Kim Jong-un
North Korean leader Kim Jong Un speaks during a plenary meeting of the Central Committee of the Workers' Party of Korea in Pyongyang, March 31, 2013. Reuters/KCNA

North Korean leader Kim Jong Un sent a special envoy to Beijing on Wednesday, state media announced, a day after a Chinese fishing crew seized by North Koreans was freed after Chinese government intervention. The trip coincides with reports that Japan has planned to resume talks with North Korea.

Choe Ryong Hae, a top North Korean military official, left for Beijing, Korean Central News Agency reported, without giving any details about the purpose of the visit.

The visit comes as frustration grows in China, Pyongyang’s longstanding ally and largest trading partner, over the North Korean regime’s defiance in moving ahead with their nuclear and ballistic weapons program. Beijing had joined the U.N. Security Council in condemning North Korea’s Feb. 12 nuclear test that drew heavy international criticism.

Earlier this month, the state-controlled Bank of China ended all dealings with a key North Korean bank, a move that was seen as a strong diplomatic signal from Beijing toward North Korea.

In an editorial published on Tuesday, China’s Communist Party-owned People’s Daily subsidiary Global Times said China's relationship with North Korea should be "decisive."

“If North Korea continues to go rogue, China should take actions to push it toward a more measured response,” the editorial said. “If it is difficult to teach North Korea in words, we can make it understand in deeds.”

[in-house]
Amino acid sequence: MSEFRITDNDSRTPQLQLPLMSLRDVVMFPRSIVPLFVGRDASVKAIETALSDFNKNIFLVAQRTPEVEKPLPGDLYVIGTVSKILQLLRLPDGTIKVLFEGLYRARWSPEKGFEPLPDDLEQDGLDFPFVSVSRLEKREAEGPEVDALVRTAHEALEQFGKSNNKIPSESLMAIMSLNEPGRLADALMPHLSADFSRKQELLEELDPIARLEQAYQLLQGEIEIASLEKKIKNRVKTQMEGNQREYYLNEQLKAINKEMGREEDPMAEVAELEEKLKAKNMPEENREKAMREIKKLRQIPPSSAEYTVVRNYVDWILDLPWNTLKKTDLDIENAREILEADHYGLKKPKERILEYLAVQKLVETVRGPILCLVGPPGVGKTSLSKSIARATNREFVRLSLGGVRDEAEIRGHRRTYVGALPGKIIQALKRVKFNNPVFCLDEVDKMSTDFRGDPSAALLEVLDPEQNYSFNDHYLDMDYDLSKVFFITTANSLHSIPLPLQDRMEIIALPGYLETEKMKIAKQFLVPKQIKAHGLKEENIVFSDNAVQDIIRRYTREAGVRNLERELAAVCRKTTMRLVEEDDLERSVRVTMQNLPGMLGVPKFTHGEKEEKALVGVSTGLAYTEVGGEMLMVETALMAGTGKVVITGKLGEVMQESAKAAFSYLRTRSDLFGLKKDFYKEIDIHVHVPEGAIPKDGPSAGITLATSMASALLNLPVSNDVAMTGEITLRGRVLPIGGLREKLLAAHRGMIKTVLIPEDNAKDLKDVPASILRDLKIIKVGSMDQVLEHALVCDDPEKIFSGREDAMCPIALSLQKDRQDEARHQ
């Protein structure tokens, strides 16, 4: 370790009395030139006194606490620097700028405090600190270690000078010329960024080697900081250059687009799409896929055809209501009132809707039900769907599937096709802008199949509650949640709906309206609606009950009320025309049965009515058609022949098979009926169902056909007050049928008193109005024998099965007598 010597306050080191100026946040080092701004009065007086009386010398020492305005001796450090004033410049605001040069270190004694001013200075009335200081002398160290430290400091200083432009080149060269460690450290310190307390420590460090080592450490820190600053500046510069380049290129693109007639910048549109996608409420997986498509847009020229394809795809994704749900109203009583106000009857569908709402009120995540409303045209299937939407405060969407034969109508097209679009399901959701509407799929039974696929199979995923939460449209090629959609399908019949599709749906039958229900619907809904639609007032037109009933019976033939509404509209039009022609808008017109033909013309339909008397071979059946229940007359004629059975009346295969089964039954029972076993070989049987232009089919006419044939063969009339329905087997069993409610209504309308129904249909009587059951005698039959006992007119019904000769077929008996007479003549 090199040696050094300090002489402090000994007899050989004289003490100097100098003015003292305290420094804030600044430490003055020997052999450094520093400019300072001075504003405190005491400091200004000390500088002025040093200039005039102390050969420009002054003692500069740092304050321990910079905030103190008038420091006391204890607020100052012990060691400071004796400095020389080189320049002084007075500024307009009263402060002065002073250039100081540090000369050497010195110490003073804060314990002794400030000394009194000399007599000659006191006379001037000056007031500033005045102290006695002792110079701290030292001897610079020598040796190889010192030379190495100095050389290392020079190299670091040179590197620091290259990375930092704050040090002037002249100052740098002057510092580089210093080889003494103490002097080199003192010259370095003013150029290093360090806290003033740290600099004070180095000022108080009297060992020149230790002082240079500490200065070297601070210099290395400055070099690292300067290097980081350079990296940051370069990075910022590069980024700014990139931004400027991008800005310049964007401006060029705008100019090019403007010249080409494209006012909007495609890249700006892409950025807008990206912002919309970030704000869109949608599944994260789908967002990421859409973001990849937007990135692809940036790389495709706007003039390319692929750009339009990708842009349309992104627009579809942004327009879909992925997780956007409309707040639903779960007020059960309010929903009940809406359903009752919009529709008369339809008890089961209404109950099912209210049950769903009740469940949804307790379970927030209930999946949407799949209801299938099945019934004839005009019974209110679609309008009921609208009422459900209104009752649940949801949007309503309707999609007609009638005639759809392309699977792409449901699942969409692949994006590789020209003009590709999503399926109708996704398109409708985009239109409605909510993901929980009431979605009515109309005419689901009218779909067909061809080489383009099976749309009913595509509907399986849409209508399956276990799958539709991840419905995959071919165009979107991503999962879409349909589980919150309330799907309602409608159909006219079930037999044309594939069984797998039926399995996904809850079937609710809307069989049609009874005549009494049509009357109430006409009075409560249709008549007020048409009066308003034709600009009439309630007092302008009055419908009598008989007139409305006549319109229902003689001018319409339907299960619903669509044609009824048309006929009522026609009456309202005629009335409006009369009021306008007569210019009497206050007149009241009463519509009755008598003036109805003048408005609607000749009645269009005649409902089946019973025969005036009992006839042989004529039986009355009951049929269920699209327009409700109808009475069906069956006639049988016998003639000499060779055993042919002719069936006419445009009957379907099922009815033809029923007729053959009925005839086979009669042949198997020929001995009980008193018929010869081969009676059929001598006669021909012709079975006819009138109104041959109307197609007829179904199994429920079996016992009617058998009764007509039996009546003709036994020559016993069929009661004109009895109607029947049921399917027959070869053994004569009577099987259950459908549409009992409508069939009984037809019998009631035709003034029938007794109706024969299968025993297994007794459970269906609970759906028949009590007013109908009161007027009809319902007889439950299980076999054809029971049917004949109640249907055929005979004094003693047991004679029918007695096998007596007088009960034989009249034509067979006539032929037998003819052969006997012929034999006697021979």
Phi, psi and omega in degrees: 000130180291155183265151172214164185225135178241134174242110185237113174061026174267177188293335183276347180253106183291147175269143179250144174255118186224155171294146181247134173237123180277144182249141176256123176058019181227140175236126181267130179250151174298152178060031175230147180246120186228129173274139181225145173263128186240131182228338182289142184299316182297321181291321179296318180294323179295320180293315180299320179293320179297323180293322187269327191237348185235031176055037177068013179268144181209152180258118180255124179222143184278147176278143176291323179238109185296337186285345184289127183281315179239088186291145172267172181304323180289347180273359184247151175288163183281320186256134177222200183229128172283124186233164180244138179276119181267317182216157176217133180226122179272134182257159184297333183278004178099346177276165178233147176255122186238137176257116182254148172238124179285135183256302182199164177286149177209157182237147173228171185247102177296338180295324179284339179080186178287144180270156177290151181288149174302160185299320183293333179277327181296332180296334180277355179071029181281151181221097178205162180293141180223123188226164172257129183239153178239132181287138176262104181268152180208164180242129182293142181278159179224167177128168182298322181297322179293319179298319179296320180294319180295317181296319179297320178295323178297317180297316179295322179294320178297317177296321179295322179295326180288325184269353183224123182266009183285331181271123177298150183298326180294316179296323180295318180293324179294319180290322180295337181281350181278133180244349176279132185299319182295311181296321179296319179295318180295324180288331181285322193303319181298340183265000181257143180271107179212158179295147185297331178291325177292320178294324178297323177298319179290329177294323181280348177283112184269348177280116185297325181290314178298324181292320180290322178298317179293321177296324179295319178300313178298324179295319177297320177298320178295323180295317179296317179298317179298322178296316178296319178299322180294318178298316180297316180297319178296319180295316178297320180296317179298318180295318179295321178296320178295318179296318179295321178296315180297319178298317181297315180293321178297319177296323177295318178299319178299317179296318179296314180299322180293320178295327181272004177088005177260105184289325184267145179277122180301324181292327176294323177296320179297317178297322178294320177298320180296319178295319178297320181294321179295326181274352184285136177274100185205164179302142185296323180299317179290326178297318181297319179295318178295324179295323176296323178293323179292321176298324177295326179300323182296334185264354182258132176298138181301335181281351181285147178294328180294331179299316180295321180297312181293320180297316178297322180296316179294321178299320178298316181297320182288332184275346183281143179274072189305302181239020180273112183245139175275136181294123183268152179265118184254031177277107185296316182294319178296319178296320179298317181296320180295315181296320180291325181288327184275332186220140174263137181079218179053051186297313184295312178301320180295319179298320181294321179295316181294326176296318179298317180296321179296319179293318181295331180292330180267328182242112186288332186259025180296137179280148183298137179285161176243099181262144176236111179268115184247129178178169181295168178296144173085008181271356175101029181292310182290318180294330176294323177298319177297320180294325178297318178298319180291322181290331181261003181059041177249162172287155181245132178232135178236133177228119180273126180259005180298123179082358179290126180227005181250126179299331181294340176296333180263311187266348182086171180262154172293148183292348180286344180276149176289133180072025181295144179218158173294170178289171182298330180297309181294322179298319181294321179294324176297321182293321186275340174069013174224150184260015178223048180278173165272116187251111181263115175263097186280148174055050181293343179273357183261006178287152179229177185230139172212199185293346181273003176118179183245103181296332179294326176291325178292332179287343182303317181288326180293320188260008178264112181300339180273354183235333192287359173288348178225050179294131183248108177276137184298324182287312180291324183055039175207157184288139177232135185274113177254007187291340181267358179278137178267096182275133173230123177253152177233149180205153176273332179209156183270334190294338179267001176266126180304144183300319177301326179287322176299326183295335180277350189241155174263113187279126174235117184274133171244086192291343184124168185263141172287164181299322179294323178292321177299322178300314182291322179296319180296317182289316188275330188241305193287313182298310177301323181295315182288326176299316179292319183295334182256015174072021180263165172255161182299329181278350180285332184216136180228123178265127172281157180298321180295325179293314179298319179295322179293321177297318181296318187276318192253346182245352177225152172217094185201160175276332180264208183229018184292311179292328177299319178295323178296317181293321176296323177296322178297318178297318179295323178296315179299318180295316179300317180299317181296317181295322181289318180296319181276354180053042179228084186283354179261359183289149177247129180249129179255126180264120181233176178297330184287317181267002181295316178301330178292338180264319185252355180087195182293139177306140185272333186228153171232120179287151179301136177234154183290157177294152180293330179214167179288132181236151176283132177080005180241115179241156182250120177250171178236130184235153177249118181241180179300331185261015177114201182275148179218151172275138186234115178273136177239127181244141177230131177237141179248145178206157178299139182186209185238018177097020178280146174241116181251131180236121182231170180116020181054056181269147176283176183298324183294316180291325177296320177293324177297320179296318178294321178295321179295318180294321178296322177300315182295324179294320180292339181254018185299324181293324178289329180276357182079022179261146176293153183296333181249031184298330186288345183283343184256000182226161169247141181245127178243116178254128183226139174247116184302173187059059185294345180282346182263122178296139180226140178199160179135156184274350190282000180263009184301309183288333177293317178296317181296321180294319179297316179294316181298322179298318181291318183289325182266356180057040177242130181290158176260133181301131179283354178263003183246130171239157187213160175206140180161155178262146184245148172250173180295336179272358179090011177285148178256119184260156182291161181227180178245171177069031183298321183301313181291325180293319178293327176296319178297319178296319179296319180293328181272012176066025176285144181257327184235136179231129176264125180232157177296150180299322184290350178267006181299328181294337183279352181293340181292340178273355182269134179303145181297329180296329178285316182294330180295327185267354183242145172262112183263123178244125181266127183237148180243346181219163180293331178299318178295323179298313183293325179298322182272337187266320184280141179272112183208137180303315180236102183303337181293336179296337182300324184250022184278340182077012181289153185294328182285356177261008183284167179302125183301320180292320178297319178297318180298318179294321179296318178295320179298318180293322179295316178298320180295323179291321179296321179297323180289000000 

Earlier, China’s state-run news agency Xinhua reported that the 16-member crew of a fishing boat taken captive by unidentified North Koreans in the Yellow Sea on May 5 was safe and on their way back home on Monday.

The boat's owner Yu Xuejun had called the Chinese embassy for help on May 10. When the embassy received the call, officials asked the North Korean Foreign Ministry to help secure the release of the boat and the fishermen as soon as possible.

Earlier reports said that the captors demanded 600,000 yuan ($97,000) as ransom, but Yu told Reuters on Tuesday that the release was secured without paying any money.

Meanwhile, Japanese media reported that Prime Minister Shinzo Abe on May 21 began preparatory work to restart inter-governmental negotiations with North Korea to address such issues as Japanese abductions by North Korea and the regime’s nuclear and missile program.

Abe’s special adviser and close confidante,Isao Iijima, arrived in Pyongyang on May 14.

On Monday, Abe said all Japanese believed to have been abducted by North Korea must be sent back to resolve the longstanding issue, Asahi Shimbun reported.

Speaking about his aide’s visit to North Korea, Abe said there was a need to demonstrate “strong resolve” on the abduction issue.

“There is the possibility of other victims in addition to those who have been recognized,” Abe told a parliamentary audit committee session. “In referring to a resolution of the abduction issue, it will have to involve the return to Japan of all victims, including those believed abducted.”

In September 2002, North Korea admitted for the first time that it had abducted Japanese citizens in the 1970s and 1980s to train spies, and it apologized and promised to prevent any recurrence.

Tokyo has identified 17 Japanese citizens as victims of abduction by North Korea, of whom five returned to Japan in October 2002, for the first time in 24 years.